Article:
Modification of Leaves with Examples (Explained With Diagram)

In this article we will discuss about modification of leaves with examples (explained with diagram).

Many plants have modified their leaves so that they can perform functions other than photosynthesis and transpiration. These changes are sometimes made in response to environmental factors. Some of the important modifications are given below:

Modification of Leaves

1. Storage Leaves

Some xerophytic plants and members of the Crassulaceae family have thickened and succulent leaves with water storage tissue. Large parenchymatous cells with a large central vacuole filled with hydrophilic colloid characterise these leaves. This type of adaptation aids plants in conserving water and resisting desiccation (drying up).

2. Leaf Tendrils

In weak- stemmed plants, leaf or a part of leaf gets modified into green thread­like structures called tendrils which help in climbing around the support.

1) Entire Leaf is Modified, e.g., Lathyrus aphaca (wild pea) (Figure:1A), 2) Upper Leaflets Modified, e.g, Lathyrus odoratus (sweet pea) (Figure:1B), 3) Terminal leaflets Modified, e.g., Naravelia (Figure:1C).

Modification of Leaves with examples

Figure 2: A) lathyrus aphaca leaf is modified into tendril, B) pisum sativum upper leaflets modified into tendrils, C) naravelia terminal leaflets modified into tendrils, D) gloriosa leaf tip modified into tendril, E) clematis modified into tendril, F) smilax stipule modified into tendril.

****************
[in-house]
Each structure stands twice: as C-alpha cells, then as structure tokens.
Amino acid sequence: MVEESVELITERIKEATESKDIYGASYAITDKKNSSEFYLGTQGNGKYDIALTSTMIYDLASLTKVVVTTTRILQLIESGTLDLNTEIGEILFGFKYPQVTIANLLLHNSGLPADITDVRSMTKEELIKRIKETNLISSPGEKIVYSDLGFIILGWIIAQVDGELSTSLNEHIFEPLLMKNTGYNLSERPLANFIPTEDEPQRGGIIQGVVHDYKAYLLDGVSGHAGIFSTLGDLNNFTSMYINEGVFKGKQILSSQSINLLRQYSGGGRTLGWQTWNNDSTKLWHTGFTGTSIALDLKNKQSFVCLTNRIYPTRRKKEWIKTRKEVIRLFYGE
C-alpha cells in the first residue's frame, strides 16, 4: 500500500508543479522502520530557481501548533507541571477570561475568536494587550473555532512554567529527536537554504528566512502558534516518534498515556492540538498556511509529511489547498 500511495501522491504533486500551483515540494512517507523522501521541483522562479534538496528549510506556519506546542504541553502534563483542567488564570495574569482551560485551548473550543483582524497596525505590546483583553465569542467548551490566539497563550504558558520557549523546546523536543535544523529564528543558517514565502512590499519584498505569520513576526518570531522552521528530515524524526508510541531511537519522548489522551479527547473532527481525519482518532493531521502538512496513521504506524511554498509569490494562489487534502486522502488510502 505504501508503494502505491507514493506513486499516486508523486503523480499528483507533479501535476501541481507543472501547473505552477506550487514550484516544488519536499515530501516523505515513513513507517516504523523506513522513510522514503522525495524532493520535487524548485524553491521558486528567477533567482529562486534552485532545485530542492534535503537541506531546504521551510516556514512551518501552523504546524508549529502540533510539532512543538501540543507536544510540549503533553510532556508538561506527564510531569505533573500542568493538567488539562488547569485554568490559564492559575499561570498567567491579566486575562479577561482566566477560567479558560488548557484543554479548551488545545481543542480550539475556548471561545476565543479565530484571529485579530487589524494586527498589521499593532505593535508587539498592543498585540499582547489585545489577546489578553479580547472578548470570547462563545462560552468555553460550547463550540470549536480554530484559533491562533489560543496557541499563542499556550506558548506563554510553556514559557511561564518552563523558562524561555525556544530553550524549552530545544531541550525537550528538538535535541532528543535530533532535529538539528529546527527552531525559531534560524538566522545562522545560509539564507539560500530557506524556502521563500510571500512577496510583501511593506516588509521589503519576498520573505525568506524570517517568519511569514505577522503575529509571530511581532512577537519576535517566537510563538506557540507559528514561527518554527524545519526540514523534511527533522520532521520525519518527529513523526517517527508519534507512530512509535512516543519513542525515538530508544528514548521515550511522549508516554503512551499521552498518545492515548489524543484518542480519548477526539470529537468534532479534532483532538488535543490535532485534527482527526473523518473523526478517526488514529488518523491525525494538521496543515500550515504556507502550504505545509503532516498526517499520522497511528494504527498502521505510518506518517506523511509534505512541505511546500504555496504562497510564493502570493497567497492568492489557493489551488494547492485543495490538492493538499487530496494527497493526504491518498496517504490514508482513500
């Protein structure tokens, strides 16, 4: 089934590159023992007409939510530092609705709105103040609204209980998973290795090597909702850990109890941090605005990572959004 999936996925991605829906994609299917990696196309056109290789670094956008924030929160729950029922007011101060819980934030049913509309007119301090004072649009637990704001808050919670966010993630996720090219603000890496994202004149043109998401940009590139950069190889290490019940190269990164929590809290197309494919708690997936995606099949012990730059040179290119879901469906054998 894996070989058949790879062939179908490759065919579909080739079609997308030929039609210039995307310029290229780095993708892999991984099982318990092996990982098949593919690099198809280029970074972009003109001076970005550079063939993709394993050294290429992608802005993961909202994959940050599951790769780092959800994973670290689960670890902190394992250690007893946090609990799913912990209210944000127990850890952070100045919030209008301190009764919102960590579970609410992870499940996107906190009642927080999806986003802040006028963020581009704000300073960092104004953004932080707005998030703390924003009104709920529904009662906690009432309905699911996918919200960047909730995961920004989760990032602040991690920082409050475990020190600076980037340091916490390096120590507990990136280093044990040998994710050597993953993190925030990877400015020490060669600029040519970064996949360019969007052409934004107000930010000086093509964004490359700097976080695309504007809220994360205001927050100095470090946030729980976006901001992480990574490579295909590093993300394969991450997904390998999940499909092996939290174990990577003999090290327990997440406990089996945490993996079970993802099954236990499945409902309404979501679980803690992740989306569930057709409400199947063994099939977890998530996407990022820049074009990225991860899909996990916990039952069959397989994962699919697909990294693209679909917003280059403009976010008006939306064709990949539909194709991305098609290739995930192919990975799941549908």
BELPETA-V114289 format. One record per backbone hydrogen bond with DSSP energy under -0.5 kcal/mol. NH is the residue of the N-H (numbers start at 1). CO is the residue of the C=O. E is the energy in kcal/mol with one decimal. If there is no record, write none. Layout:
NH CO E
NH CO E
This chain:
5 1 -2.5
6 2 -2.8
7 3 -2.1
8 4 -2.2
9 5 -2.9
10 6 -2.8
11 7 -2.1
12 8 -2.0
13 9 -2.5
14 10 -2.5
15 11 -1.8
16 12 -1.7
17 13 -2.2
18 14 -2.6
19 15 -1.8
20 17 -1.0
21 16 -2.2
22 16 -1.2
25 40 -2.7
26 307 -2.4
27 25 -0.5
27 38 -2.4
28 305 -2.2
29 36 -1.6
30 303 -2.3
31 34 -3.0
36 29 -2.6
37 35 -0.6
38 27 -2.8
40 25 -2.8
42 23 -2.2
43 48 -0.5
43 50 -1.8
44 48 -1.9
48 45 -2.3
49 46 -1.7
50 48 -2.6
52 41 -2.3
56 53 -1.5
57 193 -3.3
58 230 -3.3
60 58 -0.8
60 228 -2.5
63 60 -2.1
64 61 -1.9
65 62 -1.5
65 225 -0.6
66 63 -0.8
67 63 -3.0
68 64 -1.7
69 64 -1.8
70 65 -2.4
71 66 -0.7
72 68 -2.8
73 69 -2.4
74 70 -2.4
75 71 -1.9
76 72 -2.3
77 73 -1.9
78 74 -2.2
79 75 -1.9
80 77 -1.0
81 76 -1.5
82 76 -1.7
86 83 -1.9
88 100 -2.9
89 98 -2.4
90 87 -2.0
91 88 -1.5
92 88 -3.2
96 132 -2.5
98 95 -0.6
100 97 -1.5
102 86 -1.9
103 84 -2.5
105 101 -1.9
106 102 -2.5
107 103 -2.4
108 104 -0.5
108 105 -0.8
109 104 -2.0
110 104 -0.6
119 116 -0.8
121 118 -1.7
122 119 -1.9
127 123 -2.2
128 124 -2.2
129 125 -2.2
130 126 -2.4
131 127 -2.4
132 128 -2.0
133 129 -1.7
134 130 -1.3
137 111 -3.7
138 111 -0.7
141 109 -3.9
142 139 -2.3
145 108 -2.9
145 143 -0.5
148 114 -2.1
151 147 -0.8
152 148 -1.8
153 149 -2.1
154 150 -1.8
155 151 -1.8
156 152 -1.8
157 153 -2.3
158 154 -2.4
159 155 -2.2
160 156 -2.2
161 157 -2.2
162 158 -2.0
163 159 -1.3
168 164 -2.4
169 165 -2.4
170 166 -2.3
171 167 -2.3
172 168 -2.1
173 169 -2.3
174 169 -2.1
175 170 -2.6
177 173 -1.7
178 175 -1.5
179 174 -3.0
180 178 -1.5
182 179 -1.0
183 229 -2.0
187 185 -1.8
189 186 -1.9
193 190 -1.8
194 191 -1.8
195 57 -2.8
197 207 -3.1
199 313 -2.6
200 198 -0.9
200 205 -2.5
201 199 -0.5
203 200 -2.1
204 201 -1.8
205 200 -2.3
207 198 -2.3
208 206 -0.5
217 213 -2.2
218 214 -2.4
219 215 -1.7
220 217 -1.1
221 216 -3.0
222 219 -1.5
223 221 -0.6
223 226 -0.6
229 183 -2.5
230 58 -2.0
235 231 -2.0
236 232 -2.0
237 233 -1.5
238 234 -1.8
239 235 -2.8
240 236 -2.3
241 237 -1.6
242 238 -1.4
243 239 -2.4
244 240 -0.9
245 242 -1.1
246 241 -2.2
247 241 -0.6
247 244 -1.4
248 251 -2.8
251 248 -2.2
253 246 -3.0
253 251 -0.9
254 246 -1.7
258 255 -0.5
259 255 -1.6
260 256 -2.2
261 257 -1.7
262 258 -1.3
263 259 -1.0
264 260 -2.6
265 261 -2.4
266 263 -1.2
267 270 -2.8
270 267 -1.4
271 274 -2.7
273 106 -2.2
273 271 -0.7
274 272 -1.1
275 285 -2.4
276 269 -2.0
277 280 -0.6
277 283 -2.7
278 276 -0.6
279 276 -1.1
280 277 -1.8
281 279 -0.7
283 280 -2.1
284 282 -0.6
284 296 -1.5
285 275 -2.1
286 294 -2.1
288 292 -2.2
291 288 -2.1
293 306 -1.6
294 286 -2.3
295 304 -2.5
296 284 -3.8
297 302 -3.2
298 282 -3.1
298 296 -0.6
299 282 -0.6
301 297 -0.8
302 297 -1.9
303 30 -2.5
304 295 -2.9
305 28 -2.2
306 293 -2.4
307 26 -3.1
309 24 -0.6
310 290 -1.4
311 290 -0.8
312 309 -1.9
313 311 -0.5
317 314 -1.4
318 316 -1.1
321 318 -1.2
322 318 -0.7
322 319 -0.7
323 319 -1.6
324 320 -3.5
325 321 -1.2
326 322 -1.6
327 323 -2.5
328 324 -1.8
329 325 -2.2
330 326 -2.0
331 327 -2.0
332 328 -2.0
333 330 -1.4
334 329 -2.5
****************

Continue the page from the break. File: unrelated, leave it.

4) Leaf Tip Modified into Tendril, e.g., Gloriosa (Glory lily) (Figure:1D), 5) Petiole Modified into Tendril, e.g., Clematis (Figure:1E), 6) Stipule Modified into Tendril, e.g., Smilax (Figure:1F).

3. Leaf-spines

Modification of Leaves with examples

Figure 3: Leaves spines of Opuntia, Figure 4: leaf-apex modified into spines, Figure 5: Argemone leaves modified into spines, Figure 6: barberry leaves modified into spines.

Certain plants leaves are completely or partially transformed into sharp, pointed structures known as spines for defensive purposes (Figure:3). Thus, in prickly pear, the axillary bud’s minute leaves are transformed into spines. The leaf-apex of date palm, dagger plant (Yucca) (Figure:4), and other plants is so modified, whereas spines develop on the margin as well as at the apex of plants such as prickly or Mexican poppy (Argemone) (Figure:5), American aloe (Agave), Indian aloe (Aloe), and others. The leaf of the barberry (Figure:6) becomes modified into a spine, whereas the leaves of the axillary bud remain normal.

4. Scale leaves

These are typically thin, dry, stalkless, membranous structures that are brownish or colourless. Their purpose is to protect the axillary bud that grows in their axil. When scale-leaves are thick and fleshy, such as in/onion, their function is to store water and food. Scale-leaves are found in parasites, saprophytes, underground stems, and other organisms. They can also be found in Casuarina, Asparagus, and other plants.

5. Leaflet Hooks

In Bignonia unguiscati the three terminal leaflets of leaf get modified into claw like hooks which help in climbing (Figure:7).

Modification of Leaves with examples

Figure 7: Bignonia Leaflet Hooks, Figure 8: Leaf Roots of Salvinia.

6. Leaf Roots

In case of Salvinia three leaves are present at one node. Out of these two leaves are normal and third gets modified into adventitious roots which help in floating over the surface of water (Figure:8).

7. Phyllode